For Immediate Release - October 1, 2020
Thanksgiving dinner is renowned for the turkey at the centre of the feast, with traditional side dishes that reflect the season’s harvest.
But it’s the little things that make the dinner go from a showpiece to a true culinary experience — the seasonings and little touches that elevate the flavours and add new dimensions to the meal. It could be the way the bird is prepared for roasting, or a slight alteration to a traditional side dish that gives it more complexity.
“With more people eating local and looking to incorporate healthy alternatives in their diet, it’s a perfect time to experiment with microgreens in your traditional dishes,” says Jacquie Needham, Account Manager with GoodLeaf Farms. “Microgreens pack up to 40 times for nutrients than their mature plants, and add new flavours to what you are preparing.”
GoodLeaf Farms is a controlled-environment indoor vertical farm in Guelph, Ont., that produces fresh microgreens and baby greens in Ontario all year long, free of pesticides, herbicides and fungicides.
There are several ways to incorporate fresh and nutritious leafy greens into your Thanksgiving menu:
Stuffing — Most home cooks who tackle a turkey have their own unique recipe for stuffing, often one that has been passed down through the generations. But give your tried-and-true a fresh upgrade by adding a garnish of GoodLeaf Pea Shoots, or adding some mustard notes with a final addition of GoodLeaf Spicy Mustard Medley.
— Appetizers are important to both prepare the palate for the main course but to also give dinner guests something to munch on while sharing stories. There is no one way to make a charcuterie board
, but among the cured meats, cheeses, olives and pickled vegetables, add a pop of green and a burst of nutrients with some microgreens. GoodLeaf’s Micro Arugula is a perfect pair with rich meats and cheese like salami and brie. For an extra touch, toss your greens with a small amount of lemon juice, olive oil, salt and pepper before putting them on the board.
Carrot and Ginger Salad
— A fresh autumn salad
to kick off the dinner is a great start. Start with the dressing: In a food processor, add one peeled and chopped carrot, two-inch cube of fresh ginger, a quarter of a finely chopped onion, one tablespoon each of soy sauce and sugar, one teaspoon of red wine vinegar and a pinch of salt. Pulse until chunky but combined. Place on low speed and slowly drizzle in ¼ cup of Canola oil until fully incorporated. In a salad bowl, layer one package of GoodLeaf Asian Blend with three thinly sliced radishes. Top with dressing and serve immediately.
Acorn Stuffed Squash with Micro Arugula Salad
— Packed with flavour and taking advantage of Ontario’s fall vegetable harvest, this side
is a great complement to the Thanksgiving main course. Preheat oven to 425°F. Cut the squash in half and remove the seeds. Place both halves on a baking sheet and sub with olive oil and sprinkle with salt and pepper. Turn them over and roast cut-side down for 30-40 minutes until soft to touch. Set aside. Meanwhile, mix ½ cup of quinoa, drizzle of olive oil, pinch of turmeric and salt in a stock in medium pot and bring to a boil; reduce heat immediately to low and allow to simmer under lid for eight to 10 minutes. Remove from heat and let sit for three minutes, fluff with a fork and toss with ¼ cup of roasted and salted pumpkin seeds, ¼ cup dried cranberries, a finely diced shallot, zest and juice of an orange and a pinch each of sweet paprika, cinnamon, cumin and dried ginger. Salt and pepper to taste. Stuff the mixture into the squash halves and top with GoodLeaf Micro Arugula lightly tossed in olive oil and a splash of lemon juice.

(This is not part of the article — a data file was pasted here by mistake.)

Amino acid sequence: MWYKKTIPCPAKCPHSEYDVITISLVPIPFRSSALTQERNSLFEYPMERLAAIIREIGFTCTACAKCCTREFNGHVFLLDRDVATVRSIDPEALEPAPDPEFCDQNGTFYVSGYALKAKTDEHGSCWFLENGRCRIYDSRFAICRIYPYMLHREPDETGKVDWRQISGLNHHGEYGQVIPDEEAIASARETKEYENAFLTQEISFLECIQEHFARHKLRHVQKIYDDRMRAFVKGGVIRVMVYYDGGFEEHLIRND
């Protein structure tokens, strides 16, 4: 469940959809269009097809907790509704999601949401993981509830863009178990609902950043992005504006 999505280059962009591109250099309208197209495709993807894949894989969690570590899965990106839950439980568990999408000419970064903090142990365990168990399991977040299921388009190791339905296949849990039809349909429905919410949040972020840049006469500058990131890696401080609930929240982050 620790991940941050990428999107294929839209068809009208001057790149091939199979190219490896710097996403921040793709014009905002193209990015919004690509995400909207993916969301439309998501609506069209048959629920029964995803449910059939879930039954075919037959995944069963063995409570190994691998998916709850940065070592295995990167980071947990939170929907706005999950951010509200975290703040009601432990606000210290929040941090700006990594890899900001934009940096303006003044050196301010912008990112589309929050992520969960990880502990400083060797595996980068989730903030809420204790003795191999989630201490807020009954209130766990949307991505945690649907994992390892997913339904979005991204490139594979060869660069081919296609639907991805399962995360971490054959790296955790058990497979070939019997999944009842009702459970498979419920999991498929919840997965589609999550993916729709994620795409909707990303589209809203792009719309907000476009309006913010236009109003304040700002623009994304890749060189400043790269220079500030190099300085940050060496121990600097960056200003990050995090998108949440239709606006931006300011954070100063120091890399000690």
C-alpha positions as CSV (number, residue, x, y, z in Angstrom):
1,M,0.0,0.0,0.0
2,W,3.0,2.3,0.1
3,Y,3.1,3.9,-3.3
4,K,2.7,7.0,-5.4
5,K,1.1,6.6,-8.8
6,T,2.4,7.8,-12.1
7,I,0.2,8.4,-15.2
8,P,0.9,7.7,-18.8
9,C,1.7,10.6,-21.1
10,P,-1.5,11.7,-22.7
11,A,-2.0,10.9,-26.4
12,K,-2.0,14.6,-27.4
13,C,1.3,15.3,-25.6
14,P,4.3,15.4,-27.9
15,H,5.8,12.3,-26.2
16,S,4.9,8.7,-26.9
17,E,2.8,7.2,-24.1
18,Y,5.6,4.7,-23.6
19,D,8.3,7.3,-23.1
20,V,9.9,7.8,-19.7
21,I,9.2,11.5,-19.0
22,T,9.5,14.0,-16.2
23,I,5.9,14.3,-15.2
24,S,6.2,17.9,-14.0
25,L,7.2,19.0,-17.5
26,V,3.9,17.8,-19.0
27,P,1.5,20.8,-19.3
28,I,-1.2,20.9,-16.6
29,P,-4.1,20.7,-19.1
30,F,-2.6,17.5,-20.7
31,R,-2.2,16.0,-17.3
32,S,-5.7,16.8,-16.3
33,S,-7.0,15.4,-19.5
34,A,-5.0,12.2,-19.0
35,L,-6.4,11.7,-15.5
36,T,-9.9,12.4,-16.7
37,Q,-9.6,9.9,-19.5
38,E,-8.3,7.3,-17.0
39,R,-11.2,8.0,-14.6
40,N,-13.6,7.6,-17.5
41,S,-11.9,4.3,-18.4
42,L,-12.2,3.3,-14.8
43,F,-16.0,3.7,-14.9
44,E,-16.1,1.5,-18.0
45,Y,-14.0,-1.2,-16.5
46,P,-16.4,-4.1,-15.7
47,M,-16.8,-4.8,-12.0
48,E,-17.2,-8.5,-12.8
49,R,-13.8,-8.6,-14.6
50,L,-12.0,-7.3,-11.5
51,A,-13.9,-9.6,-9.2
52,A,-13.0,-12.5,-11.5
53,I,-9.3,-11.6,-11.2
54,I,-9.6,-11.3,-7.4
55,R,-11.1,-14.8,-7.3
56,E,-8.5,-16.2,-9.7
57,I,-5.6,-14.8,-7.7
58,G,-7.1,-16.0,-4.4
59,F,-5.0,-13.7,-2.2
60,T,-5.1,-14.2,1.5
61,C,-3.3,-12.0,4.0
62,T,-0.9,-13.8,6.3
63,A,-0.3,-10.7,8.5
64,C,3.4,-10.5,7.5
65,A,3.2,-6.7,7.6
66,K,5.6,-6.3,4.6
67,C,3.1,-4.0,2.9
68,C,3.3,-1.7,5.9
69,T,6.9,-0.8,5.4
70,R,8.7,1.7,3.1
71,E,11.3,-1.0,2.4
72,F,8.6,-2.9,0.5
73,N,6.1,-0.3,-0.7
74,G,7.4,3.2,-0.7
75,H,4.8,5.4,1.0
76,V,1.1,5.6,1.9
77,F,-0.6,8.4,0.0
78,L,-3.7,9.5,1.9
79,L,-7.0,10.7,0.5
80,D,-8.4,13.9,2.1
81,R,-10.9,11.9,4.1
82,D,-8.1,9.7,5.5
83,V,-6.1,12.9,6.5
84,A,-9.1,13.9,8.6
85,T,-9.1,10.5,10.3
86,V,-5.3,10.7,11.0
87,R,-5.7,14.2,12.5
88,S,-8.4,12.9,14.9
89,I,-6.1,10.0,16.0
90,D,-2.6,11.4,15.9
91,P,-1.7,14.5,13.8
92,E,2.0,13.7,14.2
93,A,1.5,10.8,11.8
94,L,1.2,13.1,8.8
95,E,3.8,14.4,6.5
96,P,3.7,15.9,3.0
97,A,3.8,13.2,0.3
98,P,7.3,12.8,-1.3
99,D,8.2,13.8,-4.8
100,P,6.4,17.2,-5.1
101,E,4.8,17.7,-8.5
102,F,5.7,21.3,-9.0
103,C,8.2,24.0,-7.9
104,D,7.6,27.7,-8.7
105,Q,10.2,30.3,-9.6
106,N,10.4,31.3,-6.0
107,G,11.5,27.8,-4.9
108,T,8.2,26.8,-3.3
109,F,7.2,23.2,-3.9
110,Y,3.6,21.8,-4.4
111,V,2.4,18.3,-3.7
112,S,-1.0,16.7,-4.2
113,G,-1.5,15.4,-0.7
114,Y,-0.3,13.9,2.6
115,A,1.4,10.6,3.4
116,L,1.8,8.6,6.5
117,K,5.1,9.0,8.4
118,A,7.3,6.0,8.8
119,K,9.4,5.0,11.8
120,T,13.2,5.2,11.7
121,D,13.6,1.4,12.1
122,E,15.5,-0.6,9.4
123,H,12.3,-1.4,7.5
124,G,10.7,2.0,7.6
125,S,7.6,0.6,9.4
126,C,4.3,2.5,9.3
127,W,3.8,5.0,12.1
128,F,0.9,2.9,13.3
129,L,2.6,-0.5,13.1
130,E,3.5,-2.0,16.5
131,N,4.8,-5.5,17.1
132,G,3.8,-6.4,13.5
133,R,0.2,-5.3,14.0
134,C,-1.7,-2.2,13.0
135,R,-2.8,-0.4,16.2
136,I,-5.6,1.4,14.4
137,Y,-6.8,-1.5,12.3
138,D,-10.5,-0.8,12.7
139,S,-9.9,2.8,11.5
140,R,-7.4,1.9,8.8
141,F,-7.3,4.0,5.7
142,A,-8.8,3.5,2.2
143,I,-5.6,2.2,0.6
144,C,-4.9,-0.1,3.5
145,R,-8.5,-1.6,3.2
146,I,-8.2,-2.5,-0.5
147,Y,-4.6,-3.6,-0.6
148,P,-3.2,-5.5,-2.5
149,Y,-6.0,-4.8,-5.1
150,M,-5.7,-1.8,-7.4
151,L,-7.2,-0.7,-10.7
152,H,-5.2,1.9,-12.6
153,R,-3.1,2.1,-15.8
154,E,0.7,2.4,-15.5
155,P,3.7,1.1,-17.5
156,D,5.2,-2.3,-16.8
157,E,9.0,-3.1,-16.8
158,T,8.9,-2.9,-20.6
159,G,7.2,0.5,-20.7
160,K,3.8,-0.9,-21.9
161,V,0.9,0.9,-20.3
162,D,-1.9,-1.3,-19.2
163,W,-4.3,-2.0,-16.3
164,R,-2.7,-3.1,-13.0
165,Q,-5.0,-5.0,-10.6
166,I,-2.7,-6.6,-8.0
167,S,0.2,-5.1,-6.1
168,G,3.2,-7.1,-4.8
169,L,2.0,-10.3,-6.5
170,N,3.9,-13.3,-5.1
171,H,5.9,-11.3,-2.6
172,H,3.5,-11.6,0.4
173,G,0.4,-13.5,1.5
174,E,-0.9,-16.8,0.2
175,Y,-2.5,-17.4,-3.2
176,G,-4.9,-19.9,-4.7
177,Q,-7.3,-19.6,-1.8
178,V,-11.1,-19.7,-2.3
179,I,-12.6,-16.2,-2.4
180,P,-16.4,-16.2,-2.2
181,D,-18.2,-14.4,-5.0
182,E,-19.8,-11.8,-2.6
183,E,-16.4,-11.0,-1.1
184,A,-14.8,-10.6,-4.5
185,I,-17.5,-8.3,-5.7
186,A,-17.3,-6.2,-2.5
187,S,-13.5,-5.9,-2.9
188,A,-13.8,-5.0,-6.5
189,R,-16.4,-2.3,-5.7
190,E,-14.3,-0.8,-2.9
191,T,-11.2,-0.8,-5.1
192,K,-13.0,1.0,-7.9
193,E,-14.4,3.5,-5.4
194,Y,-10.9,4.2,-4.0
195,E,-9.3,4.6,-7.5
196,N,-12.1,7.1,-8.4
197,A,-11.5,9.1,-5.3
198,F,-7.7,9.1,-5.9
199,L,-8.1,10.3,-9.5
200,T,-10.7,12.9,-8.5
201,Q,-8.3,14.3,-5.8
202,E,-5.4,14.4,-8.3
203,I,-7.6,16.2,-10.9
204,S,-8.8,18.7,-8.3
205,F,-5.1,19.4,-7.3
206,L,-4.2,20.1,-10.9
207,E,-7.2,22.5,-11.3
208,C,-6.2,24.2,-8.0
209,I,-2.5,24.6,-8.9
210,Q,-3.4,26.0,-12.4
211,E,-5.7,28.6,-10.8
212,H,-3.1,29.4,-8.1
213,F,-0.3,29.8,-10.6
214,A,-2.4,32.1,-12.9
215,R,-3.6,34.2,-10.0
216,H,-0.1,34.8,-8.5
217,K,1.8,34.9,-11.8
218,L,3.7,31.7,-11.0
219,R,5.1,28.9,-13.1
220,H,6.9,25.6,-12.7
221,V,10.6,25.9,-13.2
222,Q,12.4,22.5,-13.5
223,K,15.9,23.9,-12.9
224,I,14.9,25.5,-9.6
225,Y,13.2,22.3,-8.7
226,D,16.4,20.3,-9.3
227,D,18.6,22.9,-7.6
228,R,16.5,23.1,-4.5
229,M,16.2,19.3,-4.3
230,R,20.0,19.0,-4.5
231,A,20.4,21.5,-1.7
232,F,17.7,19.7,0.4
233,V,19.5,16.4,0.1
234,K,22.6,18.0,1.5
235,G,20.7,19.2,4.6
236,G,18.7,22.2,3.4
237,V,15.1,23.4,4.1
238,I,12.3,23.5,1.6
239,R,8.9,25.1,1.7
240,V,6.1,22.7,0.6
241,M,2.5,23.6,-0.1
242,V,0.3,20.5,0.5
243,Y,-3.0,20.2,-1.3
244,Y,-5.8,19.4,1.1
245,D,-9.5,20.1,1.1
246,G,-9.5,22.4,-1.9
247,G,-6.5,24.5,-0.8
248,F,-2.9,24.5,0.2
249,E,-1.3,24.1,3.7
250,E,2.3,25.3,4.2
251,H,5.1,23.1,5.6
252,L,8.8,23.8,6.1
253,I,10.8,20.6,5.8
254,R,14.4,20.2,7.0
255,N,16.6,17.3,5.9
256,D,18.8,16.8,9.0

Turkey Sandwiches — One of the best parts of Thanksgiving is the leftovers. Dress up your next-day turkey sandwich with a little crunch of GoodLeaf’s Pea Shoots or Spicy Mustard Medley, adding flavour, texture and a punch of nutrients.
Thanksgiving is a great time to eat local, as much of dinner can be sourced from farms close to home, and microgreens are no exception. GoodLeaf microgreens and baby greens give Ontario residents access to fresh local food that is packed with nutrients — as opposed to leafy greens that have been exposed to the elements, treated with chemicals, packed into trucks and shipped for days or weeks from the Southern United States to Ontario.
About GoodLeaf Farms:
With a passion for delicious, nutrient-rich greens, GoodLeaf was founded in Halifax in 2011. Using an innovative technology and leveraging multi-level vertical farming, GoodLeaf has created a controlled and efficient indoor farm that can grow fresh produce anywhere in the world, 365 day of the year. The system combines innovations in LED lighting with leading edge hydroponic techniques to produce sustainable, safe, pesticide-free, nutrient-dense leafy greens. GoodLeaf has ongoing R&D Programs in collaboration with the University of Guelph, Dalhousie University and Acadia University.